Results

Students were matched according to their age, education and gender for the comparison of the executive functioning.

Descriptive parameters including frequency and percentage of subjects in each grade and age group are presented in Table 1. The mean and standard deviation (SD) in different groups of participants, Andrea Ray, Tower of London Tests are shown in Table 2.
Table 1

Demographic characteristics of samples of different groups

Demographic characteristics

Groups

Obese

Overweight

Normal

Number

Percent

Number

Percent

Number

Percent

School Grade

Junior high school

13

32.5

12

30

12

30

second-grade high school

13

32.5

15

37.5

14

35

third-grade high school

14

35

13

32.5

14

35

Age

15 years

14

35

13

32.5

12

30

16 years old

13

32.5

13

32.5

14

35

17 years

11

27.5

14

35

12

30

18 years

2

5

0

0

2

5

Table 2

Descriptive characteristics of variables in obese, overweight and normal group

Groups

Obese

Overweight

Normal

Variables

Numbers

Ma

SDb

Numbers

M

SD

Numbers

M

SD

Planning- organizing first stage

40

35.15

1.05

40

35.85

1.08

40

35.77

1.26

Planning- organizing second stage

40

21.47

4.85

40

25.13

4.73

40

29.36

4.23

Tower of London total score

40

24.98

3.15

40

27.33

3.11

40

30.78

3.87

Tower of London runtime

40

440.90

176.57

40

387.25

165.57

40

275.07

149.57

Tower of London copy time

40

305.87

135.57

40

276.35

115.56

40

194.32

133.56

Tower of London errors

40

24.27

5.60

40

20.50

4.60

40

11.82

4.30

amean

bstandard deviation

Assumed to be normal, the distribution was examined by using the Kolmogorov-Smirnov one-sample test, and statistical significance of each variable was attained. Each variable was greater than 0.05 and the data on all variables were normal. (Table 3)
Table 3

Kolmogorov-Smirnov one-sample test

Statistics

Z

P

Significance level

Variables

Planning-organizing first stage

0.83

0.51

0.05

Planning-organizing the second stage

1.22

0.09

0.05

Tower of London total score

1.24

0/09

0/05

Tower of London runtime

1.07

0.19

0.05

Tower of London copies

1.21

0.11

0.05

Tower of London errors

1.25

0.09

0.05

The homogeneity of variances was examined using Levine test. The significance level of the F-statistic in Levine test for London Bridge was greater than 0.05, so there was no significant difference between the group variance in the dependent variable which contributed to meeting the assumption of homogeneity of variances. The test statistics for Andre Ray is also greater than 0.05, Thus the analysis of homogeneity of variance test was performed in both groups and the results confirmed the assumptions. (Table 4)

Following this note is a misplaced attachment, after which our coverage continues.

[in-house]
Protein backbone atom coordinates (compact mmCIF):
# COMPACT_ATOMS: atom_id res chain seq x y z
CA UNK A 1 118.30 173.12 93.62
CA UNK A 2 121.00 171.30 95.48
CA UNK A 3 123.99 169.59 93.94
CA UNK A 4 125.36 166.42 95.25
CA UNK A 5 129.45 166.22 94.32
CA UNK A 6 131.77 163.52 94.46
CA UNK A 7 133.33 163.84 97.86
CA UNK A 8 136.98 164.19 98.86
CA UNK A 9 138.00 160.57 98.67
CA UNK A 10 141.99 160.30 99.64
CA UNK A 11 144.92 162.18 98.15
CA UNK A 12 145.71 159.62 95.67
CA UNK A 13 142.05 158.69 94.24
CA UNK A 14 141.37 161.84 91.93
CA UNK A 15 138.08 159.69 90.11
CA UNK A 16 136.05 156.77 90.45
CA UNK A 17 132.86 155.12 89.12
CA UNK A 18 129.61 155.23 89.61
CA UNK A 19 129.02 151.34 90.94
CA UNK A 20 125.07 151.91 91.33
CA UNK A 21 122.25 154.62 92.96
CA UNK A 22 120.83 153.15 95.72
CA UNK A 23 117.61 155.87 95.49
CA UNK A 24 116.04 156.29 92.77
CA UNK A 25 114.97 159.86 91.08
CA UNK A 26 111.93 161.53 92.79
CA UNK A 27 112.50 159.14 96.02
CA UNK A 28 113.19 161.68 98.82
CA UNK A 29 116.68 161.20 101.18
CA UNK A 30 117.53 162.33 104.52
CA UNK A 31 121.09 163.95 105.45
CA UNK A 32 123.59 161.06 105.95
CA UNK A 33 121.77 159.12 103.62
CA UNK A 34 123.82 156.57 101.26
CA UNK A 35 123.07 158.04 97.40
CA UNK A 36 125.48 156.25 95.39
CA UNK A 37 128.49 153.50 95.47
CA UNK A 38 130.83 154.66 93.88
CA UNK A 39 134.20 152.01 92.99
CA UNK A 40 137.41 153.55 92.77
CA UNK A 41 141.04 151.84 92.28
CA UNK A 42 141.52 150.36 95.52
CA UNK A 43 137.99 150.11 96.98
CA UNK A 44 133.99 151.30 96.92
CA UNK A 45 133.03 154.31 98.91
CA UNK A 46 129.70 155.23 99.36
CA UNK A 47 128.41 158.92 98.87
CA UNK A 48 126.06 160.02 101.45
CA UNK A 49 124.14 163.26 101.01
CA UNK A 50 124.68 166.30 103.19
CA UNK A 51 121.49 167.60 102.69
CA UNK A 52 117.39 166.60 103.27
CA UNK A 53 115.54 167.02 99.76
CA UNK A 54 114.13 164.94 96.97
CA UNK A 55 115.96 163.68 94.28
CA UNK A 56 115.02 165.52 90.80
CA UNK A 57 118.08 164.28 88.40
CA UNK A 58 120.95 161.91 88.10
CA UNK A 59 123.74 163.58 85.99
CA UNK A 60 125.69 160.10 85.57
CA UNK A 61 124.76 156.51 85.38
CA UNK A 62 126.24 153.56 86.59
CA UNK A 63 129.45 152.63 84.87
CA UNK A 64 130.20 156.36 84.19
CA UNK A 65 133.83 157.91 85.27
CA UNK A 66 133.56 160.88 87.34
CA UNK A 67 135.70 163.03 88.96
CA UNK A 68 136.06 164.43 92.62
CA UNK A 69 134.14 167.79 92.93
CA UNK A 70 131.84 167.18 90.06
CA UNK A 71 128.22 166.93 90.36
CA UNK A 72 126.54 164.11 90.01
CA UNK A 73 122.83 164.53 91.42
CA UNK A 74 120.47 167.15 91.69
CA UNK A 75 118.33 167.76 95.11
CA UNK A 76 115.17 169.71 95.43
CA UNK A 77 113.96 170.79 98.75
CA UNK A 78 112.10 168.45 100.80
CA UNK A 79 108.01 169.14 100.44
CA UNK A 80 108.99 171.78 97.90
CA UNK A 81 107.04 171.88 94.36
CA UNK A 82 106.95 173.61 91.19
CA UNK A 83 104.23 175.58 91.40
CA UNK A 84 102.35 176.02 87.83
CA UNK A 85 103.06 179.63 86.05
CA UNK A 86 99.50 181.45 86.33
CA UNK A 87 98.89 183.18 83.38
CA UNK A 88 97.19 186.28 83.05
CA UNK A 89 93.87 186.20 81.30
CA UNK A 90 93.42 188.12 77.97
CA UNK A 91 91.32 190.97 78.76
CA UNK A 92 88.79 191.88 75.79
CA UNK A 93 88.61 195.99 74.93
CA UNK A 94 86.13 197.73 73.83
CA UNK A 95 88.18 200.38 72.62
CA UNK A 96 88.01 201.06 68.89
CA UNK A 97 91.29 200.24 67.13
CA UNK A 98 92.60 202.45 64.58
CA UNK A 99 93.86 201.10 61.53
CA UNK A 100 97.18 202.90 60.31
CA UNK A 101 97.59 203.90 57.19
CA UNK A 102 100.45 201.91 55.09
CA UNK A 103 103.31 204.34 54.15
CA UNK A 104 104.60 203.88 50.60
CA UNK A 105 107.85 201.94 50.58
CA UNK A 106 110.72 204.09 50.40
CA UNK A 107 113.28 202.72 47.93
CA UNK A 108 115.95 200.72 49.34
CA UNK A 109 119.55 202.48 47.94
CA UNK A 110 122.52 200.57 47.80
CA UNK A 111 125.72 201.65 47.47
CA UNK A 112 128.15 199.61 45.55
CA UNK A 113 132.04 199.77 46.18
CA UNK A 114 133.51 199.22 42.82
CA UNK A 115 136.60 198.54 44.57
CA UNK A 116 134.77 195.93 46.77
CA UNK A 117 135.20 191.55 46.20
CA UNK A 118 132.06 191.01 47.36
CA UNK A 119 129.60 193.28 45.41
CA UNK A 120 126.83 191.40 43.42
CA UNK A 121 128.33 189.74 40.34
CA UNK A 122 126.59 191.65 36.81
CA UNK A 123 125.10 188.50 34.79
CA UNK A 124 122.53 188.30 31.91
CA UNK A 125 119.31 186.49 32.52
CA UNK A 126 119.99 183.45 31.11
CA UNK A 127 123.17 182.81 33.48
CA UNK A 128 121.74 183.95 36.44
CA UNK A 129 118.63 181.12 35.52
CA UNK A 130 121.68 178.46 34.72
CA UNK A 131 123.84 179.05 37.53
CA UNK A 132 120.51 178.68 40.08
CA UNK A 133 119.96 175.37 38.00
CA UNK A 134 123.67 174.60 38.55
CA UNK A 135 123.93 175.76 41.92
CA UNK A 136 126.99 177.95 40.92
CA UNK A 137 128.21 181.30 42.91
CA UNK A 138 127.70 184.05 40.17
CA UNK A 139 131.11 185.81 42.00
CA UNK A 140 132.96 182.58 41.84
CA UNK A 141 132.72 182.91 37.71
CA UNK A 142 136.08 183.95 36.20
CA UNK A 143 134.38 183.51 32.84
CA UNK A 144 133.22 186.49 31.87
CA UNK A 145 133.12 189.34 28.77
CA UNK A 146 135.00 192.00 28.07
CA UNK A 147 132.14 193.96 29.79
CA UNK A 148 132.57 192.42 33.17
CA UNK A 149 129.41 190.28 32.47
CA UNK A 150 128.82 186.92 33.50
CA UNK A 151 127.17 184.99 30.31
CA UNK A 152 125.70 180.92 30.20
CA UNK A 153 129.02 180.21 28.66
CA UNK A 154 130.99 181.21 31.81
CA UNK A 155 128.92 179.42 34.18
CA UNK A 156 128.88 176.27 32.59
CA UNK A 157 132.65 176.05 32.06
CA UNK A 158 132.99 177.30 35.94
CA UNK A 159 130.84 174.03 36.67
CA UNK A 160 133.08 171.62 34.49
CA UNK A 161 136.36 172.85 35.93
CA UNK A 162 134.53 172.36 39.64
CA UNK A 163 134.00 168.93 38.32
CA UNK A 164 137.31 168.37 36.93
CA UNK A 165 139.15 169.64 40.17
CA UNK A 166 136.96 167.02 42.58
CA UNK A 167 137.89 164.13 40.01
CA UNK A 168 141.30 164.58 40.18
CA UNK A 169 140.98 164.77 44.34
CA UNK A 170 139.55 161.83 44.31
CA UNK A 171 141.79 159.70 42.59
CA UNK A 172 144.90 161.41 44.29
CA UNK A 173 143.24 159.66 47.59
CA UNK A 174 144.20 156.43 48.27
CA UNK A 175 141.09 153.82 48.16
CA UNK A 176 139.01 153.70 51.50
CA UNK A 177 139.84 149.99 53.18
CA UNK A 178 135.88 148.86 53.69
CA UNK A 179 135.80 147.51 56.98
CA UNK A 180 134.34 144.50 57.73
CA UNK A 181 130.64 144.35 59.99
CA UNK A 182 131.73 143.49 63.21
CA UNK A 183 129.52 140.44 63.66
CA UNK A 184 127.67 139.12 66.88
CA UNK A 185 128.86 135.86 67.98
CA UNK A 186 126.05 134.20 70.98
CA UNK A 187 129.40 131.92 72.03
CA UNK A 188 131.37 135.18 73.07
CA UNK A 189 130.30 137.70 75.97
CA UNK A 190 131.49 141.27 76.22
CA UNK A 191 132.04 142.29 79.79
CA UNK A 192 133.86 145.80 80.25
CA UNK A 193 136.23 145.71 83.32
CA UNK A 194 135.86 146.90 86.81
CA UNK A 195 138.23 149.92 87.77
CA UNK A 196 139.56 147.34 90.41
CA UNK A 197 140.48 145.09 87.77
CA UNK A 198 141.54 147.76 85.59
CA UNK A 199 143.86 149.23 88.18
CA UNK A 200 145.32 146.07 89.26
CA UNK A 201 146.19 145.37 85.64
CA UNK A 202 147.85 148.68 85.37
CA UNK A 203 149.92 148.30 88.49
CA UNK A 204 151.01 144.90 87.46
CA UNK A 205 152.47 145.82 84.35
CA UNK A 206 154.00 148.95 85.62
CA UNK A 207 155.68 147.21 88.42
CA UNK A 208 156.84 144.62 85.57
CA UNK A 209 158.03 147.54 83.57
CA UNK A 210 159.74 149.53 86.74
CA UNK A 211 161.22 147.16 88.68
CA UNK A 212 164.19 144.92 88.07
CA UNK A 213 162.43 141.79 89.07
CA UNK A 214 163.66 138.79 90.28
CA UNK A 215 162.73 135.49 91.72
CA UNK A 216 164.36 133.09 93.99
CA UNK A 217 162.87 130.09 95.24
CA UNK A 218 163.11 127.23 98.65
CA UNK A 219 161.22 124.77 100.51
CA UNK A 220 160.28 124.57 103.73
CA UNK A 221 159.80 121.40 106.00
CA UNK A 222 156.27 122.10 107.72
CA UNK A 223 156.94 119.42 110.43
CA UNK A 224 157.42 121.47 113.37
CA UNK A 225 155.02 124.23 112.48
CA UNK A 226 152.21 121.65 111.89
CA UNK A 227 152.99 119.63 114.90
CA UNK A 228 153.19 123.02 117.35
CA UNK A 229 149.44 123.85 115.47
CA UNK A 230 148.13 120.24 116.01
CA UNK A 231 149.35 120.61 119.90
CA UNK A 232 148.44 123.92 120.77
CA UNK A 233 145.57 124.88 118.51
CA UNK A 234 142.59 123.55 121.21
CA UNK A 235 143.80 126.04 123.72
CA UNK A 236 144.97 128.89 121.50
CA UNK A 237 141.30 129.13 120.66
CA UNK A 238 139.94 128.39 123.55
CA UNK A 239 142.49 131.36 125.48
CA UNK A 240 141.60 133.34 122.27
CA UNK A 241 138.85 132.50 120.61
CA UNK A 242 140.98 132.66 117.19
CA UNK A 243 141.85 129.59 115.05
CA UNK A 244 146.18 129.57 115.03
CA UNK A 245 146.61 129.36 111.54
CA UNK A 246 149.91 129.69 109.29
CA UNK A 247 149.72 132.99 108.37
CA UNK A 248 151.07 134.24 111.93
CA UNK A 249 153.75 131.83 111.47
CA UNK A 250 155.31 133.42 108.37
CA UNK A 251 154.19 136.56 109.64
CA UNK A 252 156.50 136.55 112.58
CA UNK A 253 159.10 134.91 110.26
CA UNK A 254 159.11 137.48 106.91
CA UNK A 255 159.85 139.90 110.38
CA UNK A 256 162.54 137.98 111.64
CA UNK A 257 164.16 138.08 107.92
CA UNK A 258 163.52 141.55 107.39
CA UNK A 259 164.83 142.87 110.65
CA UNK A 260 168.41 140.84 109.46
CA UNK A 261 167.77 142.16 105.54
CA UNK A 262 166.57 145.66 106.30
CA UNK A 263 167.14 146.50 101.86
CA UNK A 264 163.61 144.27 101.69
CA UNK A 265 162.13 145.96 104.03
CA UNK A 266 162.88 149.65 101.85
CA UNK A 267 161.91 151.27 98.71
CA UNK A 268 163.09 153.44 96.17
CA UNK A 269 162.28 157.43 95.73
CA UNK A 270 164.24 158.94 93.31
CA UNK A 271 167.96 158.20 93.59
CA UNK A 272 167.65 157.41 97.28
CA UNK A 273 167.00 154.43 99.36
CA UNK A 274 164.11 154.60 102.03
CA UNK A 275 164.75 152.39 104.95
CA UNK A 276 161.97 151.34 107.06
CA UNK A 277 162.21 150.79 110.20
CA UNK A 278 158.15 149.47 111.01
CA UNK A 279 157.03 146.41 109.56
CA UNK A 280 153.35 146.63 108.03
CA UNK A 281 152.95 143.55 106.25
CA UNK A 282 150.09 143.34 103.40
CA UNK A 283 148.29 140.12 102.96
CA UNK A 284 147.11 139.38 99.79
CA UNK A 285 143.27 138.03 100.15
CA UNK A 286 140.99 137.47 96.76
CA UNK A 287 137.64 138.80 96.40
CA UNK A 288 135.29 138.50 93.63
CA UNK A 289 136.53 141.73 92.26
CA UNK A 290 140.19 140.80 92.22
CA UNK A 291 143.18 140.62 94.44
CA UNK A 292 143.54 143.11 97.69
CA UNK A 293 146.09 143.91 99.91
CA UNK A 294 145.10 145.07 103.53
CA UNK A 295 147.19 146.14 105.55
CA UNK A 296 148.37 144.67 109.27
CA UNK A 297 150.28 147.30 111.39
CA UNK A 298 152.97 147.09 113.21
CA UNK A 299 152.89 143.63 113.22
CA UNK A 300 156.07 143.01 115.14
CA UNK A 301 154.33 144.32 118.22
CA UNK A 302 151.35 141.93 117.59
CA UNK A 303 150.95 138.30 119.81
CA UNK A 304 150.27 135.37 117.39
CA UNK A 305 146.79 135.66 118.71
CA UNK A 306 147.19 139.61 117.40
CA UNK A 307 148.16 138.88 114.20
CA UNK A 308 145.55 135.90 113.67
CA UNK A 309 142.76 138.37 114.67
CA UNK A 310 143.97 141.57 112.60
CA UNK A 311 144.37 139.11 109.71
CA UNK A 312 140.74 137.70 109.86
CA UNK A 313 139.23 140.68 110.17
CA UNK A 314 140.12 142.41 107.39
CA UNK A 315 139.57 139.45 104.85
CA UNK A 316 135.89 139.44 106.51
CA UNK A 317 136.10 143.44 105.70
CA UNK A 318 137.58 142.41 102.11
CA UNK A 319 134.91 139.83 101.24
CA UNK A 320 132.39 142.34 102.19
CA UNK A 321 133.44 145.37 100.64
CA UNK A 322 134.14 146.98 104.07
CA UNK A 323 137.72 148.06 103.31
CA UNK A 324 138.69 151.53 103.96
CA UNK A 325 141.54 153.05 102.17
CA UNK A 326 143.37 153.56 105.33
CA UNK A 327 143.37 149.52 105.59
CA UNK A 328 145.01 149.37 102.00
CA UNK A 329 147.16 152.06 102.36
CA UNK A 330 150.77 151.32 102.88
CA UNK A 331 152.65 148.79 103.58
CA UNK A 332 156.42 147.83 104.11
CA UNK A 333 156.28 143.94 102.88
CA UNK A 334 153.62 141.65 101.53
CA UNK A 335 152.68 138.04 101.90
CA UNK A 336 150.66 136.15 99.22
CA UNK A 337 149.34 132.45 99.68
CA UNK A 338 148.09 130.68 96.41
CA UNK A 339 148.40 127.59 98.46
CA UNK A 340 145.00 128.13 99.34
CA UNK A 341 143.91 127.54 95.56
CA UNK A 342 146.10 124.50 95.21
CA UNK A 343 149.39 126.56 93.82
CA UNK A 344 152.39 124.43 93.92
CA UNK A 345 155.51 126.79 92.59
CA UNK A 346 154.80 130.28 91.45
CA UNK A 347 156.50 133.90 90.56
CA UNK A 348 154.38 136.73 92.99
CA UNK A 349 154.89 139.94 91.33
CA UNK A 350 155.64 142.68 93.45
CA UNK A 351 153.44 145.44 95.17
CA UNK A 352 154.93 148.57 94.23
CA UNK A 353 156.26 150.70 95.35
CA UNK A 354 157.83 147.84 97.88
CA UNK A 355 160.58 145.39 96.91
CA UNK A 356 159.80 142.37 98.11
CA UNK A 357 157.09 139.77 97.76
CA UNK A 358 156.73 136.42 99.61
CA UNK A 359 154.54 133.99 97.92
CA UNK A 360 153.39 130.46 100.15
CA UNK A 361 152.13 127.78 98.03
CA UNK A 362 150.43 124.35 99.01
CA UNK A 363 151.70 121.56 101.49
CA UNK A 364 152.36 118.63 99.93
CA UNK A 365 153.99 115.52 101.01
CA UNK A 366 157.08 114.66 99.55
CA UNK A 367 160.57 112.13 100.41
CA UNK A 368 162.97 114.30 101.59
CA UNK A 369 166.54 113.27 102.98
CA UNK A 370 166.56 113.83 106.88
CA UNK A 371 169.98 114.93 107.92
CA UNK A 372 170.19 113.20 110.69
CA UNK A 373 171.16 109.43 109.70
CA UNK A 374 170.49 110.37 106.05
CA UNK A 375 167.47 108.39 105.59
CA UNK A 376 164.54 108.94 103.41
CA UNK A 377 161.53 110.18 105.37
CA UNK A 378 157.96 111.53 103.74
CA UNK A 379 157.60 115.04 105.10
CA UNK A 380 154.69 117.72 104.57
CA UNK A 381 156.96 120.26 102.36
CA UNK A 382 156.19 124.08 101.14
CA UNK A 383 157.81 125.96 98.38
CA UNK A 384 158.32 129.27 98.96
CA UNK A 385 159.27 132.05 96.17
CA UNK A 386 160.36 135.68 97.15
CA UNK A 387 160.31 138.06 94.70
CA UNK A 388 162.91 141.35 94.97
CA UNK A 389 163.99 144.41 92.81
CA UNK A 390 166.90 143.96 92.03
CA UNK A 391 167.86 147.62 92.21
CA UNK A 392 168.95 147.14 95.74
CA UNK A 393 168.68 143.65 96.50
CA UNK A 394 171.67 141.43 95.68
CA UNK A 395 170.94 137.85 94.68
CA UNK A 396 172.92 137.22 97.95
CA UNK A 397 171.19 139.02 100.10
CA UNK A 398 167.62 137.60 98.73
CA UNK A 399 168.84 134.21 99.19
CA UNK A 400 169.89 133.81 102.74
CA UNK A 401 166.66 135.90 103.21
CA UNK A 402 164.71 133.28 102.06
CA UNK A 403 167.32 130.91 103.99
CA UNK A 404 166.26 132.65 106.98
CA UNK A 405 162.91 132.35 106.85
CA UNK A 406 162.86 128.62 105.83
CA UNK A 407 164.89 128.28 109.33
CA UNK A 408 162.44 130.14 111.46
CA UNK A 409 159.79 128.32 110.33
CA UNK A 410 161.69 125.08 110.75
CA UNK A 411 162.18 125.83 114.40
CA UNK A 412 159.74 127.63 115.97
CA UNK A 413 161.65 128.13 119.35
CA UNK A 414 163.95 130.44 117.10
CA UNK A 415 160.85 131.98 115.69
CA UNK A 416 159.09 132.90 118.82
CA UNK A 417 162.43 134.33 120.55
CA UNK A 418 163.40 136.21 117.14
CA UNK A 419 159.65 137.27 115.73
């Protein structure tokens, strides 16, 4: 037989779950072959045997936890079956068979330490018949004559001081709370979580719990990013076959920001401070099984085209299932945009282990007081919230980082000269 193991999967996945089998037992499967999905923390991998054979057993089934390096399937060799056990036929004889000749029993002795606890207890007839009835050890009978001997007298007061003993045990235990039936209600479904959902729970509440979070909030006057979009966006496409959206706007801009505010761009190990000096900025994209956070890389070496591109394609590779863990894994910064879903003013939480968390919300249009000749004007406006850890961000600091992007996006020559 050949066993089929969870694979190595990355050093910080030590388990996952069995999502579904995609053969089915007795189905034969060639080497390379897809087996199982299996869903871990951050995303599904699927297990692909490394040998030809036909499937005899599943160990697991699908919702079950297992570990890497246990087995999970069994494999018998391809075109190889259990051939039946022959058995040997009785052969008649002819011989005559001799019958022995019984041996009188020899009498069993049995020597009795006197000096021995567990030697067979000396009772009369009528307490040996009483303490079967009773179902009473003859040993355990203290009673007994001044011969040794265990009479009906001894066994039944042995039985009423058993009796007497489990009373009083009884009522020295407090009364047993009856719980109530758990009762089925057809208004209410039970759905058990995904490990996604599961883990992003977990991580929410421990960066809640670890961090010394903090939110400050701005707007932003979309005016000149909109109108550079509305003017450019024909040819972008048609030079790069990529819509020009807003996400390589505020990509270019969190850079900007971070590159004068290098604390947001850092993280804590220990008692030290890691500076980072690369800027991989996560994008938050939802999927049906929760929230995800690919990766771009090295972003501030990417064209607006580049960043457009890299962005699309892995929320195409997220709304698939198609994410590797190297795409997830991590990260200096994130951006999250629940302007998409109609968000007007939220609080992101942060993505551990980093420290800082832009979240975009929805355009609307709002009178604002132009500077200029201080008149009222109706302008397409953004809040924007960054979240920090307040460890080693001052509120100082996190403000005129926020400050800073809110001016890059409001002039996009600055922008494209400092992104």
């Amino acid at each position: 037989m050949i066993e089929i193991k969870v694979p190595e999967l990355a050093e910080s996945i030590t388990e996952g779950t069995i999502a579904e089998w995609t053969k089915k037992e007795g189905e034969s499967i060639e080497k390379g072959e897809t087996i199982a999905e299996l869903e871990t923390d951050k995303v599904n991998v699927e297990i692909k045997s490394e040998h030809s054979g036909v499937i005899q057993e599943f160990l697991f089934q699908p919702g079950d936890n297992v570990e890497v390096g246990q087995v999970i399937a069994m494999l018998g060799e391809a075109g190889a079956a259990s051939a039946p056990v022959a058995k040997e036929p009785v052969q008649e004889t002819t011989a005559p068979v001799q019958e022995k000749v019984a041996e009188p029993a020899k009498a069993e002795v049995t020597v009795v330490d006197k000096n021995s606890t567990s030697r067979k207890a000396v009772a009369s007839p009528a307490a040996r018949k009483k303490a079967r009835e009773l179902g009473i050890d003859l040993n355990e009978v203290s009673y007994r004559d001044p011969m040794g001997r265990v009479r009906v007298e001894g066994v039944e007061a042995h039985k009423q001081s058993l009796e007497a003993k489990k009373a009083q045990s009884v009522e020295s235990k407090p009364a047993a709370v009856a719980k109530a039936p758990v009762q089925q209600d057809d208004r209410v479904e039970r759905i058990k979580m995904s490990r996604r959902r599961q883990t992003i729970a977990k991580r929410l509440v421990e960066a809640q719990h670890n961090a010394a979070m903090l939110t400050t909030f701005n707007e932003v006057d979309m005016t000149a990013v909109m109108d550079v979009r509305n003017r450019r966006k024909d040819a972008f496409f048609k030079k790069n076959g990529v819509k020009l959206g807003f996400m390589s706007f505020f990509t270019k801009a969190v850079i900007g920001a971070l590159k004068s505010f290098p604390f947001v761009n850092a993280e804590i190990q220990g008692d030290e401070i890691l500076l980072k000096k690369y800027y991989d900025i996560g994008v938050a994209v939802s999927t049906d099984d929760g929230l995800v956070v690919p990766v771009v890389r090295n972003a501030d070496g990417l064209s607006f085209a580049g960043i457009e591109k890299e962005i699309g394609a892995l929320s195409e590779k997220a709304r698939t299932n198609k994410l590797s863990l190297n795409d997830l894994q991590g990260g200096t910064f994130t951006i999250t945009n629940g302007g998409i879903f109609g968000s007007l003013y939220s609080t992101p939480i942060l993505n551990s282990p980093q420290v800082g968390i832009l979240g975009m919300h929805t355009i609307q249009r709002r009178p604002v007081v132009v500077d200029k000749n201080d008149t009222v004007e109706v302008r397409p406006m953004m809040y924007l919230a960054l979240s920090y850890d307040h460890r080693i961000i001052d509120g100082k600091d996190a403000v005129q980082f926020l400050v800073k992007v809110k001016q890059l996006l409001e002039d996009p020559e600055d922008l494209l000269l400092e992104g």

Table 4

Levine F test for homogeneity of variance in three research groups

Variables

Tower of London errors

Tower of London copies

Tower of London run-time

Tower of London Total score

Planning, organizing the second round

Planning, organizing the first stage

Index

df1a

2

2

2

2

2

2

df2

117

117

117

117

117

117

F

0.77

2/.1

0.35

0/18

0.02

0.05

sig

0.46

0.06

0.70

0.83

0.94

0.91

aDgree of Freedom

After ensuring that all analyzed data were eligible using the analysis of variance, the test was performed. The multivariate analysis of variance was applied in order to compare the three groups in Planning Organization (Andre Rey test) and the solution (the Tower of London test). The results are reported In Tables 5 and 6.
Table 5

MANOVA and ANOVA test text

Statistical Indicators

Change sources

Ssa

df

F

Significance level

Effect size

Power of test

Variables

Planning, organizing first phase

group

11.81

2

10.60

0.001

0.15

0.98

Planning, organizing the second phase

group

1246.36

2

38.65

0.001

0.39

0.99

asum of squares

Table 6

MANOVA and ANOVA test

Statistical Indicators

Change resource

Ssa

df

F

Significance level

Effect size

Power of test

Variabes

The Tower of London Total

Group

680.86

2

41.54

0.001

0.41

0.99

the Tower of London Runtime

Group

572793.12

2

18.52

0.001

0.24

0.99

the Tower of London Copy time

Group

267243.05

2

13.95

0.001

0.19

0.99

Tower of London Number of errors

Group

3260.12

2

55.25

0.001

0.48

0.99

asum of squares

The obese, overweight and normal groups were compared using an Andre Ray test. The results of this analysis (Lambda = 0.48, Vickles, 0.05 > P, F (226, 10) -10/05), revealed the role of weight as an effective factor. These findings raised the issue that at least one component among three groups is different. The effect of weight for planning-organizing at the first and second stages is 0.15 and 0.13, which means that 15 % and 13 % of the variance of individual differences is related to weight. In addition, the statistical analysis suggested that the probability of correctly rejecting the null hypothesis of the test is at least 98%.

Table 6 shows the comparison of obese, overweight and normal subjects using the Tower of London. Considering the results of our analyses (Vickles Lambda = 0.43, p < 05/0, 98/14 = F (8 and 228) a significant effect of weight is appeared. These results indicated that at least one component of the problem solving (total score, runtime, copy and error) has some differences among normal, overweight and obese subjects. Afterwards, the significance level for each four problem solving subscales was obtained which was lower in comparison with which was obtained from the modified Bonferrony correction as 0. 15 (significance level split 0.05 of the 4 components of the problem solving).